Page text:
dinner at milonga!
The dancing session went in different ways. In free dancing time, you can pick partners you like and just wing it, and during instructions, the instructor would let the girls switch to the next guy like a conveyor belt so everyone gets to practice. It was a very very beautiful kind of dance when you get to see the instructors dance it out, but when the younger couples practiced, you would sometimes see girls lying on the floor with all 4 pointing up. This is how the Argentine communicate, socialize, familiarize, date, and everything else. This is what true Argentine life is. I thanked Leonardo and his family, and returned to my hostel. “What a strangely fun day!” I said to myself, before passing out in my comfy bed.
dance moves of tango
I woke up very early the next day, and a taxi took me to the ferry dock right next to Plaza San Martin. I had my big bag stored in the hostel, and I was about to take a 4 day detour to another country: Uruguay. It had been quite an adventure in Argentina, I would say, especially in the mummified highland capital Salta, as well as the jaw-dropping Iguazu. The sheer force of water pouring down a cliff probably carved a mark into my heart, and I will never be able to even start to forget. The greenery, the animals, the birds, the butterflies, and the people, all seemed to be living a life off the waterfalls, all thanks to mother nature’s blissful bequeath. Buenos Aires and its hip flea markets, unbelievable parillas, shake-it-up milongas, and the tranquil cemetery, all proved to me that it deserved its name of Paris in the South. I will be forever grateful to Leonardo and his family for treating me like one of their own, and Young never forgets all the greatest moments. Ah Argentina, if you are a beauty, then you must be a passionate yet delicate one!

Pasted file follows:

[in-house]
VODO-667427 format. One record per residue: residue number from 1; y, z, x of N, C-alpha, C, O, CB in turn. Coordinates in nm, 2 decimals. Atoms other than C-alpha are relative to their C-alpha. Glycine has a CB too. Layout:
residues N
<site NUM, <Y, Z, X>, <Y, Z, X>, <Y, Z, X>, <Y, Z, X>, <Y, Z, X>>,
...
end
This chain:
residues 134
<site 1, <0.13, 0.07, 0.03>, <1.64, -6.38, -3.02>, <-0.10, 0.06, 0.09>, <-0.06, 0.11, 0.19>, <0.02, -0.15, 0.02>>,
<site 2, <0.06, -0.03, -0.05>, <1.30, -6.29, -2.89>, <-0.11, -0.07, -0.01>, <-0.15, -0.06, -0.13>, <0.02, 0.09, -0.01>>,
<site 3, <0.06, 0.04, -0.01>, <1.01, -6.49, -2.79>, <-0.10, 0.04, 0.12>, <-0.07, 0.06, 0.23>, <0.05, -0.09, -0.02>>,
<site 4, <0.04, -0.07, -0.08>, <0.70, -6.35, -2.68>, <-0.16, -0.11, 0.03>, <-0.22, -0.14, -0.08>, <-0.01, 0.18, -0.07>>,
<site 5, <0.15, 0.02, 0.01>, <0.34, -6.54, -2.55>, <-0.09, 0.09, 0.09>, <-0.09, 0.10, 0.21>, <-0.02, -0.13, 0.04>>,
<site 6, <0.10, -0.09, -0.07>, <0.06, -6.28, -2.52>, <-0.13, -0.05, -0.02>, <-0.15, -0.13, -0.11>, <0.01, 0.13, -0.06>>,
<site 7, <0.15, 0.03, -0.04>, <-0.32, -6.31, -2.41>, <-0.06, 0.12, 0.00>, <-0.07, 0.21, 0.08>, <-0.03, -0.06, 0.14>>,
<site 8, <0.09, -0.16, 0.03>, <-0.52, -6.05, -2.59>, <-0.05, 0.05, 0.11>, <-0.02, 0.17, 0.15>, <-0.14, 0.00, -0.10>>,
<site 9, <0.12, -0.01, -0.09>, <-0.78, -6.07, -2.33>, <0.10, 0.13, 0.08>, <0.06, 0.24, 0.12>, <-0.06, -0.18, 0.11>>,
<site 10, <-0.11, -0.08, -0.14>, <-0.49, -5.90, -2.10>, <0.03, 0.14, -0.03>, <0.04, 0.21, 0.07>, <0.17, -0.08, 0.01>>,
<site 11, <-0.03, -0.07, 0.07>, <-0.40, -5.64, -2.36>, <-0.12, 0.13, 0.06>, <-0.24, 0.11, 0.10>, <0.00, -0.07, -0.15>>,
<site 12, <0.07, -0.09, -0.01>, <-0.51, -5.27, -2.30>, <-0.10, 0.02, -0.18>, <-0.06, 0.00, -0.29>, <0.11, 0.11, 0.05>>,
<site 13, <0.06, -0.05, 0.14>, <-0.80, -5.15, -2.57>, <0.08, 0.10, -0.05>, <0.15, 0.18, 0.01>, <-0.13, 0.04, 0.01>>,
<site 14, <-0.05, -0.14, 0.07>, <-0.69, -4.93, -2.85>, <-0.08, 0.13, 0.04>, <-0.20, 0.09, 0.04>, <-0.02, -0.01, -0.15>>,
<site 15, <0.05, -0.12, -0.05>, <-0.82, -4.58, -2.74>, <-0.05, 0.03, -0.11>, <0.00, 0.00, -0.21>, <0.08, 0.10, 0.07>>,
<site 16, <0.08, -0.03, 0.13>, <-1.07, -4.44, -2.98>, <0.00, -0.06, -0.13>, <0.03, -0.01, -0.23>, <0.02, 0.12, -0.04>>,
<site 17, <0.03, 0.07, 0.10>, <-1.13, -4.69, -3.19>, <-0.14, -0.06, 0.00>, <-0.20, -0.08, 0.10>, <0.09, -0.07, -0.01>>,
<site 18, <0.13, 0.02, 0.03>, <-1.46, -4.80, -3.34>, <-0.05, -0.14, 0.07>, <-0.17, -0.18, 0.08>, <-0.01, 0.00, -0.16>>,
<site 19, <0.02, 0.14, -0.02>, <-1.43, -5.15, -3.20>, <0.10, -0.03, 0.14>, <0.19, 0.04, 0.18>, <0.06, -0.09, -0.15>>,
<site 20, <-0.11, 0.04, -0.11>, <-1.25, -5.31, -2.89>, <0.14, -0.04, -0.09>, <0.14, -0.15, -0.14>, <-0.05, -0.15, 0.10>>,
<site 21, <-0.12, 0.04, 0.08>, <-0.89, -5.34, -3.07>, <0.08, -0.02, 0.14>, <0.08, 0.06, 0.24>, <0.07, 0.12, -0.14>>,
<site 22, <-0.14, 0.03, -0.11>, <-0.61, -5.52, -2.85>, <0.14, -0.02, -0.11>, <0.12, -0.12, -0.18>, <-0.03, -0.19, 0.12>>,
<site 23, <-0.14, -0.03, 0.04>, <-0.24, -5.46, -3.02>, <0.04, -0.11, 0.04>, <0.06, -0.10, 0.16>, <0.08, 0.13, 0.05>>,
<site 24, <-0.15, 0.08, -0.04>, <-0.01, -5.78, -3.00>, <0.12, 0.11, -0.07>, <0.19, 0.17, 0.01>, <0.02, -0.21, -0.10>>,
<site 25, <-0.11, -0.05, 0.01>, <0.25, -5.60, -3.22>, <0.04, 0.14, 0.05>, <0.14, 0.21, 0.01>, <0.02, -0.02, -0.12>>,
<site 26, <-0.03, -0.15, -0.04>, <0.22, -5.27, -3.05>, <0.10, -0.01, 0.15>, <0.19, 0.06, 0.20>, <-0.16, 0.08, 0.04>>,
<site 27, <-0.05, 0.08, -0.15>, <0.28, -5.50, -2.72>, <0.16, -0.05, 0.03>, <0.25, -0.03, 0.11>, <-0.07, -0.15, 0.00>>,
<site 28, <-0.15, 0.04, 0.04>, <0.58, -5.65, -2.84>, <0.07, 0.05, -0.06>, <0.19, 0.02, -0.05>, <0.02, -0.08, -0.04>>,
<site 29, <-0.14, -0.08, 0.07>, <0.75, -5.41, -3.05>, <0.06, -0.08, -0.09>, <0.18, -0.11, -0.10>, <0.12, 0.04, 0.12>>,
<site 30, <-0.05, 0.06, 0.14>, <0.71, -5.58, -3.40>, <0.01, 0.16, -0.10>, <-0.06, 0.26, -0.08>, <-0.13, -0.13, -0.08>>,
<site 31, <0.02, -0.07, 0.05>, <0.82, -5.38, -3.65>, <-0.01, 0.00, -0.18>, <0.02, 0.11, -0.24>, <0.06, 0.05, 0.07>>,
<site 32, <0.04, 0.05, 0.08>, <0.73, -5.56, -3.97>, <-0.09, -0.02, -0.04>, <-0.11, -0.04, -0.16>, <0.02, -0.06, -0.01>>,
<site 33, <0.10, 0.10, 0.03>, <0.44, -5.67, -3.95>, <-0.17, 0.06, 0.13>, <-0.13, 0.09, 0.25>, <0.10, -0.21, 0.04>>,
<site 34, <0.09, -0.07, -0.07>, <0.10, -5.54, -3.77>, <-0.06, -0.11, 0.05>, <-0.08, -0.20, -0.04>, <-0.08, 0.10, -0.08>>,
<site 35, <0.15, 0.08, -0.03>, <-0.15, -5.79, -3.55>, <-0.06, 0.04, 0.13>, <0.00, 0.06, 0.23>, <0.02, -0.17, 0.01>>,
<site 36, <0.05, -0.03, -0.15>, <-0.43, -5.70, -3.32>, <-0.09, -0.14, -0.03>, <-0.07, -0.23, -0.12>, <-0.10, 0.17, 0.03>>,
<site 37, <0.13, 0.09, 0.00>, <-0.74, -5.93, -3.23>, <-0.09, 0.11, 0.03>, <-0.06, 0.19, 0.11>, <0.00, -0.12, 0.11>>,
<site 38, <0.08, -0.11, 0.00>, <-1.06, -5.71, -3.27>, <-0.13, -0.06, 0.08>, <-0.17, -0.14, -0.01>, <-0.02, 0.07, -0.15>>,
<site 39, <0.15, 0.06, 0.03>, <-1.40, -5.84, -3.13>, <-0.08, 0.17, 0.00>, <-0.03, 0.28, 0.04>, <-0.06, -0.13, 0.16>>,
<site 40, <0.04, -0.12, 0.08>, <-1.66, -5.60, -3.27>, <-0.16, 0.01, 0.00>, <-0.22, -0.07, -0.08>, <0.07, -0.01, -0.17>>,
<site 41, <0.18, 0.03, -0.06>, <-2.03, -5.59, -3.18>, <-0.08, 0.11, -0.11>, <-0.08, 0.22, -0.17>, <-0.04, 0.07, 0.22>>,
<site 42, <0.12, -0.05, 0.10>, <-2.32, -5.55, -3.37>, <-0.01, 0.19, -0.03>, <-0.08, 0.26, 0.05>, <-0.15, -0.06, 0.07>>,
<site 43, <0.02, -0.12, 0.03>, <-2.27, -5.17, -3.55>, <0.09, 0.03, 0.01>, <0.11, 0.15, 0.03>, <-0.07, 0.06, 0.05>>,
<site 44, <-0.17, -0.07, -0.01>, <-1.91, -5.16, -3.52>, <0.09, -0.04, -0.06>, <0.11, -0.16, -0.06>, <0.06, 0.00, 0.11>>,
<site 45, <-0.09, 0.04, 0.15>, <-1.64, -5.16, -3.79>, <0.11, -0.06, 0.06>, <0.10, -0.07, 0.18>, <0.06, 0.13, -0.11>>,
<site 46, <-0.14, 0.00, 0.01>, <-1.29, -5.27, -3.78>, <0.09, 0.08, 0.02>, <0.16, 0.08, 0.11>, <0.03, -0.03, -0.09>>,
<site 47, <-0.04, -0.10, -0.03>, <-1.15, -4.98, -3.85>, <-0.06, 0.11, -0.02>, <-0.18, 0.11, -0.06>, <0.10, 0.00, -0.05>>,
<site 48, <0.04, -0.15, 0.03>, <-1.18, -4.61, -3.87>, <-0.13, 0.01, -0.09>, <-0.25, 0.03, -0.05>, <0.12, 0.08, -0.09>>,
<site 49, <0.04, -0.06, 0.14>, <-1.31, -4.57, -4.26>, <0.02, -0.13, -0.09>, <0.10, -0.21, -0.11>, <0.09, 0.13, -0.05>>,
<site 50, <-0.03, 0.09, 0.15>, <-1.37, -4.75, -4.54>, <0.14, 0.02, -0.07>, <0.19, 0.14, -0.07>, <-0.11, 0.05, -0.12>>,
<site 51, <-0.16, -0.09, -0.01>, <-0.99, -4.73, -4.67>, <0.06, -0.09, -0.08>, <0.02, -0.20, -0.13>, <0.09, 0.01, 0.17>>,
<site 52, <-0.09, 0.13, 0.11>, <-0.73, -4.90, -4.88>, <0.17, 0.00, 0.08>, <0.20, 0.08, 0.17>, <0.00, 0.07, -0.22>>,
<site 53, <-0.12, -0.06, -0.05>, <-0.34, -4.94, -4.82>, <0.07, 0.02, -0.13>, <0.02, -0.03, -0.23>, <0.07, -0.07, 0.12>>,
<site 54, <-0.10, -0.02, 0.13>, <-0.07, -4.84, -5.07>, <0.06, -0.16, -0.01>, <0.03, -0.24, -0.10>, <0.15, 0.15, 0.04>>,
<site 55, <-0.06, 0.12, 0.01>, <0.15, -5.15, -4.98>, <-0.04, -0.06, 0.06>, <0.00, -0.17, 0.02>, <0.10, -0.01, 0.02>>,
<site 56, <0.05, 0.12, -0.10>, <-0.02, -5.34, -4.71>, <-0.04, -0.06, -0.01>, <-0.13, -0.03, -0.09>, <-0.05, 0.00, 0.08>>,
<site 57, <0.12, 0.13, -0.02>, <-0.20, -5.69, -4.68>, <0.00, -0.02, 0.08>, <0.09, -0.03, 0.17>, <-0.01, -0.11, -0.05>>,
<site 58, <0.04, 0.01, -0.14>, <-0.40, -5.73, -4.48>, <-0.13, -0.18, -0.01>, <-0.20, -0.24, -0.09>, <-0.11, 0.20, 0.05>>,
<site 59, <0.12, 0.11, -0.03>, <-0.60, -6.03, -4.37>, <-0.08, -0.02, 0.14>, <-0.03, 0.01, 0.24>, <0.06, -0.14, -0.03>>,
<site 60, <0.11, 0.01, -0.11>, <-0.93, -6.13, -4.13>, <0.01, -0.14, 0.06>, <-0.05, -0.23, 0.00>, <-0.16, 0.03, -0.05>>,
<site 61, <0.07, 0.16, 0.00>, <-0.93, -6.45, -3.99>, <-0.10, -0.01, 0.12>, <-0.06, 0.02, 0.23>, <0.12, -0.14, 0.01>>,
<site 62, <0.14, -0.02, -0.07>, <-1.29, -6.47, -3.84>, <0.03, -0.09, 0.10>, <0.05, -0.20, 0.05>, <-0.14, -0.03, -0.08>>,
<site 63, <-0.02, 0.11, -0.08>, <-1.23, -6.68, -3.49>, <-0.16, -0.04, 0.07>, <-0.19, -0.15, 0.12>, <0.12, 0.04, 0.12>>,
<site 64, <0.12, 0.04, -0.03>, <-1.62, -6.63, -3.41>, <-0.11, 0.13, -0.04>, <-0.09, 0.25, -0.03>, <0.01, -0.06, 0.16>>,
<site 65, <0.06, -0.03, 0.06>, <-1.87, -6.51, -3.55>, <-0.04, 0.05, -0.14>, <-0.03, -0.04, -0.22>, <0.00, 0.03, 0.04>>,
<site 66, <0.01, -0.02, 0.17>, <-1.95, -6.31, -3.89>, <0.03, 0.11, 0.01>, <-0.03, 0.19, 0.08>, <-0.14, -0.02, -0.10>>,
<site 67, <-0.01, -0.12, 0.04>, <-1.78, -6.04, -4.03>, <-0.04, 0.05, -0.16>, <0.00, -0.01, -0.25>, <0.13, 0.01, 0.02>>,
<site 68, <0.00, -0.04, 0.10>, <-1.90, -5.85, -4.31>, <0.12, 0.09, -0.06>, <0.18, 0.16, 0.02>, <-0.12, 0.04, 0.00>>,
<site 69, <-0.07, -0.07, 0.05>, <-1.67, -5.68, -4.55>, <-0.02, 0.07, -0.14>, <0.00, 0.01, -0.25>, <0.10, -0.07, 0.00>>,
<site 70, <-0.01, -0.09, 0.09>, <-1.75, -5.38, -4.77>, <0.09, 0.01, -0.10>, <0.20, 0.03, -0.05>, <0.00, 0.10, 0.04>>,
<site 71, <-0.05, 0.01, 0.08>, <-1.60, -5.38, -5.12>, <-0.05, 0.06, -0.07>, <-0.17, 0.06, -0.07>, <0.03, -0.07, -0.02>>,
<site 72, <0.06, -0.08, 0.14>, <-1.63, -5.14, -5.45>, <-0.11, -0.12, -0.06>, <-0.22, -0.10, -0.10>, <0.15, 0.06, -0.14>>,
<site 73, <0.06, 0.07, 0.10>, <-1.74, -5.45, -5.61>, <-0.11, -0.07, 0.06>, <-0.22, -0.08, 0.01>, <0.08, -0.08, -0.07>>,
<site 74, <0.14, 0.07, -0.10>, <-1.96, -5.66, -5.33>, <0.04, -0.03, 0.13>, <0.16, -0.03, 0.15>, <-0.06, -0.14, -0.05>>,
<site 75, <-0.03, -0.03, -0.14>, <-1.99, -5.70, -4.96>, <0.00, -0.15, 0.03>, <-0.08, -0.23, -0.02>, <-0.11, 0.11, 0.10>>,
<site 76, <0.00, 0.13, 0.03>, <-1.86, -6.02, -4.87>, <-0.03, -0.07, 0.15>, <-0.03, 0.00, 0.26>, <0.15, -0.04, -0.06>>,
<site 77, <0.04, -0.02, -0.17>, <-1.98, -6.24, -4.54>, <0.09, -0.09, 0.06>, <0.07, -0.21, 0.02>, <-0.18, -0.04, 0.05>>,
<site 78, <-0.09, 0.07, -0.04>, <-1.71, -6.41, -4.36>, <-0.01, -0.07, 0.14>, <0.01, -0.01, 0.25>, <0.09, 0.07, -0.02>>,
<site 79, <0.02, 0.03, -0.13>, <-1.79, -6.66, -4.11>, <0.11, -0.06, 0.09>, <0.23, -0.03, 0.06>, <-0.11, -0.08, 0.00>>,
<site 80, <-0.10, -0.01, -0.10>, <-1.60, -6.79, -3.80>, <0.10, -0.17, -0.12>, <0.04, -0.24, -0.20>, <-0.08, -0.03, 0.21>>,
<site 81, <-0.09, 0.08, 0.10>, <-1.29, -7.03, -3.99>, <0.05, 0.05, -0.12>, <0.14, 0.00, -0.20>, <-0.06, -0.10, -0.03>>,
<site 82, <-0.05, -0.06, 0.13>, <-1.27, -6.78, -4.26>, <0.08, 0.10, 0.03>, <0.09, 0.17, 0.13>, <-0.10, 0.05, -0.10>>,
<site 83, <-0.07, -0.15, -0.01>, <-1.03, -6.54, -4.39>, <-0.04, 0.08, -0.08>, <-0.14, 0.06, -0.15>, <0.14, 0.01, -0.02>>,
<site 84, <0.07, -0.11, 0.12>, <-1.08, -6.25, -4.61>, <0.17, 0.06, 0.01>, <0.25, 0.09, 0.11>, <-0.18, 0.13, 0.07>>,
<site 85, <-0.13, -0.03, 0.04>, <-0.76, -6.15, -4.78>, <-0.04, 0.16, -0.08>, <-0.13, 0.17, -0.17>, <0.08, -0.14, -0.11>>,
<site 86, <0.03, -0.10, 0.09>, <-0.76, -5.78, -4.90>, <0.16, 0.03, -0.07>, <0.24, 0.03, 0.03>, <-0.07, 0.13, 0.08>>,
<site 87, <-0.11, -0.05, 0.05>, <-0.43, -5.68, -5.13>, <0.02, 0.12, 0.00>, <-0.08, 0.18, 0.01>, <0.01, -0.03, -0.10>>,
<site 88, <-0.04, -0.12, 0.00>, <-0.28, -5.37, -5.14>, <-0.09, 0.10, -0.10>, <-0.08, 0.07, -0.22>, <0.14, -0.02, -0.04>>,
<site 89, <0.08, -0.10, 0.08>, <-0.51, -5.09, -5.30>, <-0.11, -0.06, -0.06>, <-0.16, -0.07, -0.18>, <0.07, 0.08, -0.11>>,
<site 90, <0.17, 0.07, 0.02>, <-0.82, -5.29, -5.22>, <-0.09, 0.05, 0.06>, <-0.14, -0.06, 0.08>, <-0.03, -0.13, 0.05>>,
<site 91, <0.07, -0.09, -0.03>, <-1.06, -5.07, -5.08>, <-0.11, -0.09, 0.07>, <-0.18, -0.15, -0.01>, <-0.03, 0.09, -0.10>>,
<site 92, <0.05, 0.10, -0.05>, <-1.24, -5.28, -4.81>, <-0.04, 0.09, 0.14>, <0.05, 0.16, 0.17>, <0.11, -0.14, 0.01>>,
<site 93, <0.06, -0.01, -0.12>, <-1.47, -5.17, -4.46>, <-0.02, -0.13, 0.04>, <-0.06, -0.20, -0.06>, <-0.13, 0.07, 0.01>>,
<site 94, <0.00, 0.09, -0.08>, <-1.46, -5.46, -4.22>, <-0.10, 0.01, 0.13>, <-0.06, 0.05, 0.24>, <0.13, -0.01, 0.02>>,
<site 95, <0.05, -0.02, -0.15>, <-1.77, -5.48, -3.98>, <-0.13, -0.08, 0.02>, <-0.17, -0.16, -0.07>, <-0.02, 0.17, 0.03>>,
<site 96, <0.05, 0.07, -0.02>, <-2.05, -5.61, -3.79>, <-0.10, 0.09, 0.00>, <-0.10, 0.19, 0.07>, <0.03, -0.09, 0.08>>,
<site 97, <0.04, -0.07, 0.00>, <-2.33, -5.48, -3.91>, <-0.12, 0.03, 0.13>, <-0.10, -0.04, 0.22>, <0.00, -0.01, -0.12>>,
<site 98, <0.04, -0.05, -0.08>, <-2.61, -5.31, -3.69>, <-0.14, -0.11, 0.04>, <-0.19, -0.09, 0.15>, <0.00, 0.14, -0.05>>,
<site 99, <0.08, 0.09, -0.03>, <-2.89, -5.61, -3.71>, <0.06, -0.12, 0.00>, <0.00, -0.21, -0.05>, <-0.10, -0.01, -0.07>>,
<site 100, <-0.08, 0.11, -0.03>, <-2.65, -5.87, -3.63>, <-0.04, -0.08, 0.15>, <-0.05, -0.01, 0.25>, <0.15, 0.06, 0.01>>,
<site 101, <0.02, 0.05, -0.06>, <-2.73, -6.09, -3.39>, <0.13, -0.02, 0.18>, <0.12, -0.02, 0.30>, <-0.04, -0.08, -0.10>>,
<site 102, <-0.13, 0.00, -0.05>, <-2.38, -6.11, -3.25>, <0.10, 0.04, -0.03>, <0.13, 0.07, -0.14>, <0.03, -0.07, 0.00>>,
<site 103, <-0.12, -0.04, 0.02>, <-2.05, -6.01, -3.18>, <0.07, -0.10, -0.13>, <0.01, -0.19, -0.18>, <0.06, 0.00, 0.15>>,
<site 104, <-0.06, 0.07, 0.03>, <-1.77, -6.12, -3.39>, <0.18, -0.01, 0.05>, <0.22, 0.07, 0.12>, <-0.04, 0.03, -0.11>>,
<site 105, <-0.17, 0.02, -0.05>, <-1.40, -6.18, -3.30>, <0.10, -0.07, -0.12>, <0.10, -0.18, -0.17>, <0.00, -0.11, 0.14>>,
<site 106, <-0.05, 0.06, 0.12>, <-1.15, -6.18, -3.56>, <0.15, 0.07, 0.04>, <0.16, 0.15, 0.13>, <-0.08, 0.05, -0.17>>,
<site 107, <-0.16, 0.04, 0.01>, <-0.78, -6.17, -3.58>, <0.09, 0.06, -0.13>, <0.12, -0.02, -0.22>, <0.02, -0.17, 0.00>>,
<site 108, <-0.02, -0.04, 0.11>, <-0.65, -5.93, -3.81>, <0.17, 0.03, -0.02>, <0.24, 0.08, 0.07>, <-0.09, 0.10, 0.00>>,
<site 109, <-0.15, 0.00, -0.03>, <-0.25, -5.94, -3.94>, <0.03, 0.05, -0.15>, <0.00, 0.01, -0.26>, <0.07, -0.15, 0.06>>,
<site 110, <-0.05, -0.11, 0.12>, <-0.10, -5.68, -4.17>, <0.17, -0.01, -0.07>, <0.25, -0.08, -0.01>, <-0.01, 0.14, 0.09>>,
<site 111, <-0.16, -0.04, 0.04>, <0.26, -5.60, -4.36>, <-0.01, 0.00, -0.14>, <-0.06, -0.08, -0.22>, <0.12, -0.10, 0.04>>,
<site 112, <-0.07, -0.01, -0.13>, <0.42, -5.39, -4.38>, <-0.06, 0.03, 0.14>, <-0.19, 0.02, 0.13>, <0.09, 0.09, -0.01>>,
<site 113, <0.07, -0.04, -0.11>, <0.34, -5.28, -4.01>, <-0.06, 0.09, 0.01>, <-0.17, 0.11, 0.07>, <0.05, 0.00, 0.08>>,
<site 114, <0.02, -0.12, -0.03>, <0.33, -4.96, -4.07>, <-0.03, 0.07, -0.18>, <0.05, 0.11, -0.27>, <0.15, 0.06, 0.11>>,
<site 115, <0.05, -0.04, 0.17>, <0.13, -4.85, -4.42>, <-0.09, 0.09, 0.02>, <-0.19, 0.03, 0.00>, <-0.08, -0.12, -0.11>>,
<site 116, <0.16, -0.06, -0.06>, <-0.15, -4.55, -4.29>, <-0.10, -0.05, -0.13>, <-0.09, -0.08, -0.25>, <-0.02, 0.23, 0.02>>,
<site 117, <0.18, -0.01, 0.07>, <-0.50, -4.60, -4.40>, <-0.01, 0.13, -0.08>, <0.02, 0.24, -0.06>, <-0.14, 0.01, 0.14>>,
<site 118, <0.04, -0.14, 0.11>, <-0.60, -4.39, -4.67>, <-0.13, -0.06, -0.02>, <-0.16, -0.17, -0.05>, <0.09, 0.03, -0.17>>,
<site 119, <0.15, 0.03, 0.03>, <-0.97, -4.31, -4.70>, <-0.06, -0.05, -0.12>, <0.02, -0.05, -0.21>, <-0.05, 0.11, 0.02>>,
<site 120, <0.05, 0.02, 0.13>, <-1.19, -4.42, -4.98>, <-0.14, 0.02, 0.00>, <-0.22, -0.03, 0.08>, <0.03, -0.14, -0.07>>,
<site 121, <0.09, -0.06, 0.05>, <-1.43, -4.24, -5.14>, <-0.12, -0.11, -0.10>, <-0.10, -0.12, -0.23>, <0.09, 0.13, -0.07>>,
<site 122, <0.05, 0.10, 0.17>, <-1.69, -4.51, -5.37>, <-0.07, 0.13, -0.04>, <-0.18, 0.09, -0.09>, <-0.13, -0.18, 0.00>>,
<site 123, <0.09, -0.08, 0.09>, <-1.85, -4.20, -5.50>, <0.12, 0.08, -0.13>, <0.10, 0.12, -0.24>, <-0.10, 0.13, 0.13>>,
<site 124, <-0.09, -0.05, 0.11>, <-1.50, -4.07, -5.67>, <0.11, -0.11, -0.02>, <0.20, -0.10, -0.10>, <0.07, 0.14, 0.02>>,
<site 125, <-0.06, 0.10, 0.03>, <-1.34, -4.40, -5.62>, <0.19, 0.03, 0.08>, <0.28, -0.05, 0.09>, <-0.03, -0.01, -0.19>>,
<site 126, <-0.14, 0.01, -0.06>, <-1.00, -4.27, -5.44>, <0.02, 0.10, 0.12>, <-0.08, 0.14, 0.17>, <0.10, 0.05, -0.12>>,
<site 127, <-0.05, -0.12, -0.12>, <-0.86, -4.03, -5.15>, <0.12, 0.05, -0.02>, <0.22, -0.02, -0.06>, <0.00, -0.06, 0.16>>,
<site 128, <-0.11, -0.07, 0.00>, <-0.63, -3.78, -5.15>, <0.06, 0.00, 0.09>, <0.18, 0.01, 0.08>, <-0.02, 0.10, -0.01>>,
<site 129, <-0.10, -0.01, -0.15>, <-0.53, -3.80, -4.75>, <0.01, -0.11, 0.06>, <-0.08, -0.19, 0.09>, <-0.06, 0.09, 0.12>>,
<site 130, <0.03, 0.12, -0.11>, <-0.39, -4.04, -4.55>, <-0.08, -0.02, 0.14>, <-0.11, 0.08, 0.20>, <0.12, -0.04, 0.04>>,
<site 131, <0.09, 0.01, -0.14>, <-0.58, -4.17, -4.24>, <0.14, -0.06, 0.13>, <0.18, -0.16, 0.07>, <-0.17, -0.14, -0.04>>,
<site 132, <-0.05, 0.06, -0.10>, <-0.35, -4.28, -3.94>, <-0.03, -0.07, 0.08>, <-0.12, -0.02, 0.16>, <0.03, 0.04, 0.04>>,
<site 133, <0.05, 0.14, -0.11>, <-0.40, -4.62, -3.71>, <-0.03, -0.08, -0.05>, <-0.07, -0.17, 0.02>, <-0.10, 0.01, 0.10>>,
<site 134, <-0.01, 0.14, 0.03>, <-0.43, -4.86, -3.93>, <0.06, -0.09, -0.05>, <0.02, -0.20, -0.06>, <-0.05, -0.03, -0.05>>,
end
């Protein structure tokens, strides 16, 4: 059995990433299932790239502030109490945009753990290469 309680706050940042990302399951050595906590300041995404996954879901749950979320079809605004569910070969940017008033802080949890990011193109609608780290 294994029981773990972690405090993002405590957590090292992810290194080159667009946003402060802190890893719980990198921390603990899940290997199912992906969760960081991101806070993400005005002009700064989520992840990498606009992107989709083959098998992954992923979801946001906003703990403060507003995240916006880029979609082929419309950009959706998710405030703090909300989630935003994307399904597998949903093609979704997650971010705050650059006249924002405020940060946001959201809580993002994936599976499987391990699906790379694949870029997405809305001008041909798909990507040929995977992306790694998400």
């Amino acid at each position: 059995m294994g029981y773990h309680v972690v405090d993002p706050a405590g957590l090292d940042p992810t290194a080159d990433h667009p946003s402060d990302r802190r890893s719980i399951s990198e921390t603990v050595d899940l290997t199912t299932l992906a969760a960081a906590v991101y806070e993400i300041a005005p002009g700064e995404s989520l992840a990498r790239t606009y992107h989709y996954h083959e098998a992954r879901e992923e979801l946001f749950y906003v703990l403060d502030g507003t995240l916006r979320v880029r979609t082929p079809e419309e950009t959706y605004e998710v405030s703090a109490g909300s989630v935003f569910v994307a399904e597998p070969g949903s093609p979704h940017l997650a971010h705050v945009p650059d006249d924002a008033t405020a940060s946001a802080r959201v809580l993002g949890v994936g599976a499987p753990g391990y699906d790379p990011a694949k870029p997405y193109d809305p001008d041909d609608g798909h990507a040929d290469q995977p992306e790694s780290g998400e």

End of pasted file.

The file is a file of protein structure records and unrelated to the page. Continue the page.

I waited patiently at the terminal, biding my time for a speed boat to the capital of Uruguay, Montevideo, across from the river. It was a cold morning with overcast skies, yet I was ready to embark on my 3rd country in this trip. I have another great friend of mine waiting on the other side of this river, and I was more than happy to embark on this tiny detour. Antarctica, even you have to wait for him!
dammit! I am FALLing for it again!